Mr. Kazakis apparently received his information from confidential sources in November. I was curious to determine if there might be any public sources to shed light on the background of this allegation. So I began to comb English versions of various Greek news sources. Much to my surprise, I found a story in the English-language Athens News from August 1 that opened with a government notification that ‘a private security company will take over the [external grounds of] parliament building security’. What made this news item so surprising to read is that no one followed up on this nugget of information at the time. More than three months passed before the substance of the announcement was even noted in political circles and it took the Millstone article to magnify its significance. To date, there is no further government information on “the private security company” or its nationality.
Regardless of what security contracting firm may be used, the ultimate responsibility for civil order lies with the Greek police, and the protection of Parliament from demonstrations and violence is the assignment of the riot police. Earlier in 2012, the Greek Ministry of Public Order and Civil Protection (under Mr. Nikos Dendias) announced the implementation of Operation Xenios Zeus to allow for major police sweeps to detect, detain, and expel illegal immigrants. While illegal immigration is major social and border security issue for Greeks and for the EU, evidence of increased racism has also become a major issue for Greeks to deal with. And some of that racism is coming from, apparently, Greek police forces.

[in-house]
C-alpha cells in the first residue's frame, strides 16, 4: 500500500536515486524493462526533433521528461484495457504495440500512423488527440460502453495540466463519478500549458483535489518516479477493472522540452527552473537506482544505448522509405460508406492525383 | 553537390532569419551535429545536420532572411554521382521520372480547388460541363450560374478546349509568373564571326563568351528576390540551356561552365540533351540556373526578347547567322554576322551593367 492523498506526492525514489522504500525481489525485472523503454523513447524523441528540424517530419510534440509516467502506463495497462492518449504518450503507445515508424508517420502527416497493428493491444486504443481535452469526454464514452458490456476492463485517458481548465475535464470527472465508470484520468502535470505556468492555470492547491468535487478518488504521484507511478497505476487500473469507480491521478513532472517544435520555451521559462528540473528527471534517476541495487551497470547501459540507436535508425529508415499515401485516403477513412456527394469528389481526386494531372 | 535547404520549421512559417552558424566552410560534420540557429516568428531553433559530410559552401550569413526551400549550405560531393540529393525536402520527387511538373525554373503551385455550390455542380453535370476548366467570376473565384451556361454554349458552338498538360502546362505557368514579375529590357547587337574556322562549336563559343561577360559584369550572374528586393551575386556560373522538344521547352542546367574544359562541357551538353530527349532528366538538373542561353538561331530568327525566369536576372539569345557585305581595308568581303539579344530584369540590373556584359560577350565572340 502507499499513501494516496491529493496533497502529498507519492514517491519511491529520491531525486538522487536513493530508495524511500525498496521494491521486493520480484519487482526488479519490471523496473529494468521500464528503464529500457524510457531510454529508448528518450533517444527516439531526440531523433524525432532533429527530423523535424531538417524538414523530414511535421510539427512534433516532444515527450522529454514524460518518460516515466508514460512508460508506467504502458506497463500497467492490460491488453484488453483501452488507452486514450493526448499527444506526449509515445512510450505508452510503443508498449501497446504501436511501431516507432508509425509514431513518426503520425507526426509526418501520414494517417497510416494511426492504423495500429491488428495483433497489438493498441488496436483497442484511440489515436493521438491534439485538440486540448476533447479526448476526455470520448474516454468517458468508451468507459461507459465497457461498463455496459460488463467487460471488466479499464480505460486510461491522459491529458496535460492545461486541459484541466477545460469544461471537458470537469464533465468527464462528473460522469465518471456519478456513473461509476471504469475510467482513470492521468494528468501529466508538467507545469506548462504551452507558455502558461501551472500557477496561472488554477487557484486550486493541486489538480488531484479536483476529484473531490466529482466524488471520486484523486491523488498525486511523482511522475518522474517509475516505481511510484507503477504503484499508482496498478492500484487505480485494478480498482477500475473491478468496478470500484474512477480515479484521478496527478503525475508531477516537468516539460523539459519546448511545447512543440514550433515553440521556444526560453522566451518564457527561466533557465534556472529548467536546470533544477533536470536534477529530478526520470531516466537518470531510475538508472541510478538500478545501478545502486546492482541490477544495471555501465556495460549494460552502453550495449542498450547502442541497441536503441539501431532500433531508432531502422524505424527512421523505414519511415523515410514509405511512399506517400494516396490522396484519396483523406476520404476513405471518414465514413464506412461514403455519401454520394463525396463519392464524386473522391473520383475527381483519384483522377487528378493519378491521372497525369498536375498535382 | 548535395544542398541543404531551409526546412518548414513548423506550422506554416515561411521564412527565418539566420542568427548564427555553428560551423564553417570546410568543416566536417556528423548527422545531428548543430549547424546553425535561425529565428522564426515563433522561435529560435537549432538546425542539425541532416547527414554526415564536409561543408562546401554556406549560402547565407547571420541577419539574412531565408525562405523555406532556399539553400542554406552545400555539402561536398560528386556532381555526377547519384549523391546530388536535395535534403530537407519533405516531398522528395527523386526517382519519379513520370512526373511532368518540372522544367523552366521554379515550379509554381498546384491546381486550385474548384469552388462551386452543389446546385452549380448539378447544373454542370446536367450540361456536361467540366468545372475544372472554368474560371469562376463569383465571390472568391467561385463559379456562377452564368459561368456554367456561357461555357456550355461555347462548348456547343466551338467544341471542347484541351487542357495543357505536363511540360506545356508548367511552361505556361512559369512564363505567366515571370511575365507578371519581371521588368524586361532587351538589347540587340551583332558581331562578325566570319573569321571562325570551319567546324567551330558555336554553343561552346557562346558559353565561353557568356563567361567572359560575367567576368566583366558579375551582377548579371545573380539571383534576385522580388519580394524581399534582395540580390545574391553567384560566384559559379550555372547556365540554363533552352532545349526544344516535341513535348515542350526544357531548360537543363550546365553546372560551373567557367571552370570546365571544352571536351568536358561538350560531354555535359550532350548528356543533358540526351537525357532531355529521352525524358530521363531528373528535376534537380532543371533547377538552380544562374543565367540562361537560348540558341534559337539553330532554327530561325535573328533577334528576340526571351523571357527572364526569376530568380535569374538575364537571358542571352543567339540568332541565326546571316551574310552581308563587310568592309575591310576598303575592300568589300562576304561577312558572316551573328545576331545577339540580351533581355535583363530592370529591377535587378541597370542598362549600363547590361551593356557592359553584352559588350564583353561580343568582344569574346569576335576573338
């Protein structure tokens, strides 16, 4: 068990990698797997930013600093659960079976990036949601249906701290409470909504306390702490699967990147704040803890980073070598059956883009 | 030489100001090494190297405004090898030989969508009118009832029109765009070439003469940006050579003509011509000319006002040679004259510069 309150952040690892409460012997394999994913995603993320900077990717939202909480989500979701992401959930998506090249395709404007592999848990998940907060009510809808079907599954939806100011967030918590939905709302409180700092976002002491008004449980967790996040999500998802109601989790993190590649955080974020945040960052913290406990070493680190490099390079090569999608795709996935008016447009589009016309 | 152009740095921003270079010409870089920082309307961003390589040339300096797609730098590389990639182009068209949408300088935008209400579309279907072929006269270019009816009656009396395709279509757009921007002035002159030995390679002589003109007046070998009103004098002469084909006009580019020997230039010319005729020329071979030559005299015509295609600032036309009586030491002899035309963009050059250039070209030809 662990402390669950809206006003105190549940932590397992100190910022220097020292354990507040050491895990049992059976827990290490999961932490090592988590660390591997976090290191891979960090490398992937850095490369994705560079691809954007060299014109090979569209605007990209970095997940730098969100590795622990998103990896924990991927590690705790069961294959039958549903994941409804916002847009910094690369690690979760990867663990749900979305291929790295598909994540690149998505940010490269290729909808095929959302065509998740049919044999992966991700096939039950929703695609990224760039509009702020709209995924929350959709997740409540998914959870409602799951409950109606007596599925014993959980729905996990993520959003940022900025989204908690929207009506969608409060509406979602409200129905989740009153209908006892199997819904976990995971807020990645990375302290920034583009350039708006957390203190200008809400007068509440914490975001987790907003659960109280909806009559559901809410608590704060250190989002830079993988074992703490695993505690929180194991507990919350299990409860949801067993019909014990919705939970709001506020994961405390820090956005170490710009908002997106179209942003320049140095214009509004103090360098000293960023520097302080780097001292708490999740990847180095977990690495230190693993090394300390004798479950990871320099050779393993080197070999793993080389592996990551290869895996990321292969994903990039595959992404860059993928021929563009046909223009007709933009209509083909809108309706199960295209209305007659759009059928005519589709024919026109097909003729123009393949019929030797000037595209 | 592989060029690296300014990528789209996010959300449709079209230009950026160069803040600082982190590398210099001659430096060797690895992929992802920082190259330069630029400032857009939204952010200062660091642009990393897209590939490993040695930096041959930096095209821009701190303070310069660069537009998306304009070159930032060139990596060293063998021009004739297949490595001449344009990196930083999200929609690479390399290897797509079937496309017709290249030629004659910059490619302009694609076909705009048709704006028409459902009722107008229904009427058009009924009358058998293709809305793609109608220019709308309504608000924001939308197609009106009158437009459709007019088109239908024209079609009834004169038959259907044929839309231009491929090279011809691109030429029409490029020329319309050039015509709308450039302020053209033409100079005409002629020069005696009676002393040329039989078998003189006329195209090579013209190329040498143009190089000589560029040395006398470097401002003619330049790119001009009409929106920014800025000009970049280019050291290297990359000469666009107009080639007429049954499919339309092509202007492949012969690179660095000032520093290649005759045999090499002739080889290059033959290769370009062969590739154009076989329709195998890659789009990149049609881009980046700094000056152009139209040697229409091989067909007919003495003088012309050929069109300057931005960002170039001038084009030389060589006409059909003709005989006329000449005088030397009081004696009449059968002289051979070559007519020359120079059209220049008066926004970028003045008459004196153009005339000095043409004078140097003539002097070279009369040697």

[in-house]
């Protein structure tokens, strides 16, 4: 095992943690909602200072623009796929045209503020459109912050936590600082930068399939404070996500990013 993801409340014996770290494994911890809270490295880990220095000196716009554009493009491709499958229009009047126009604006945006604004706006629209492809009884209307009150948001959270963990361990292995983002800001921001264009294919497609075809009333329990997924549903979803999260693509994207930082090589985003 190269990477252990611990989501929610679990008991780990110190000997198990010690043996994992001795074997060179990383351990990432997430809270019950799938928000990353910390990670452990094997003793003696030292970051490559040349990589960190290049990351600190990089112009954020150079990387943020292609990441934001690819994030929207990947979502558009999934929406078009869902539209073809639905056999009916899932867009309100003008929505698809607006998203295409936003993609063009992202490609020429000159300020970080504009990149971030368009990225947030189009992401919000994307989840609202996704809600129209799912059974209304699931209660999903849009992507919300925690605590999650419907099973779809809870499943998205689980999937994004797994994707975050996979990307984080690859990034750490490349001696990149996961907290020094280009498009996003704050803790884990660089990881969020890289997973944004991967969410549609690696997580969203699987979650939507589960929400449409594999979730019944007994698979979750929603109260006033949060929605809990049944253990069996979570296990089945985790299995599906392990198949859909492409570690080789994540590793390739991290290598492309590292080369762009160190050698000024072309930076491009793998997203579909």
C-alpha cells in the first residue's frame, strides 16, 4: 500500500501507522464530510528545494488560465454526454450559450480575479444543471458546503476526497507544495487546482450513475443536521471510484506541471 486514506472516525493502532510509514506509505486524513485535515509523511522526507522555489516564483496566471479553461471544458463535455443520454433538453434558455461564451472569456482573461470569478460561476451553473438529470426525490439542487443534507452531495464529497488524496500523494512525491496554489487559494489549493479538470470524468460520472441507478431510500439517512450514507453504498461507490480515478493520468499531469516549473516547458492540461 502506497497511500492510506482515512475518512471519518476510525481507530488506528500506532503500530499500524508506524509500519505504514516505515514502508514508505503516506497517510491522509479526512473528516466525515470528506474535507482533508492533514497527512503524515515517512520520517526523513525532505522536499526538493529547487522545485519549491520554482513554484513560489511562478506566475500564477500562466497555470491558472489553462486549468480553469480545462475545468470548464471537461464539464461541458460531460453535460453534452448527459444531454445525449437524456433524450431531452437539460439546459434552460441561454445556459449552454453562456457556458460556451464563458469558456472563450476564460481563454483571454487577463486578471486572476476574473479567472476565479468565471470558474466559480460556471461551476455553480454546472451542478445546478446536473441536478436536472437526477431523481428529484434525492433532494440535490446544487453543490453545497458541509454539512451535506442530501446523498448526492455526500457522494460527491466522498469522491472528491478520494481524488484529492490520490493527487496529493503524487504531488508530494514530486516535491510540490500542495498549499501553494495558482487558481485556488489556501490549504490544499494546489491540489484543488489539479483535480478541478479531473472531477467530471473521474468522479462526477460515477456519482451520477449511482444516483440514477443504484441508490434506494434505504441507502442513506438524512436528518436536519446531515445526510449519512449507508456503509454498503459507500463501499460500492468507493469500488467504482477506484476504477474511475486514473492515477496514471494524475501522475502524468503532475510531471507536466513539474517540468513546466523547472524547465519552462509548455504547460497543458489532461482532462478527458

In news stories coming out of the Guardian (UK), and New York Times, some of the accusations of police brutality and racist activities are related to the influx of Golden Dawn political party members into the police force, especially the riot police (MAT) who “protect” Parliament. Golden Dawn is an ultra-right nationalist party rife with ethnic intolerance and with a proclivity for vigilante violence. Many commentators have referred to the party as neo-fascist or neo-Nazi. It has been denounced by the European Commission on Human Rights and some of the party’s own Members of Parliament have been threatened with criminal prosecution by the current government.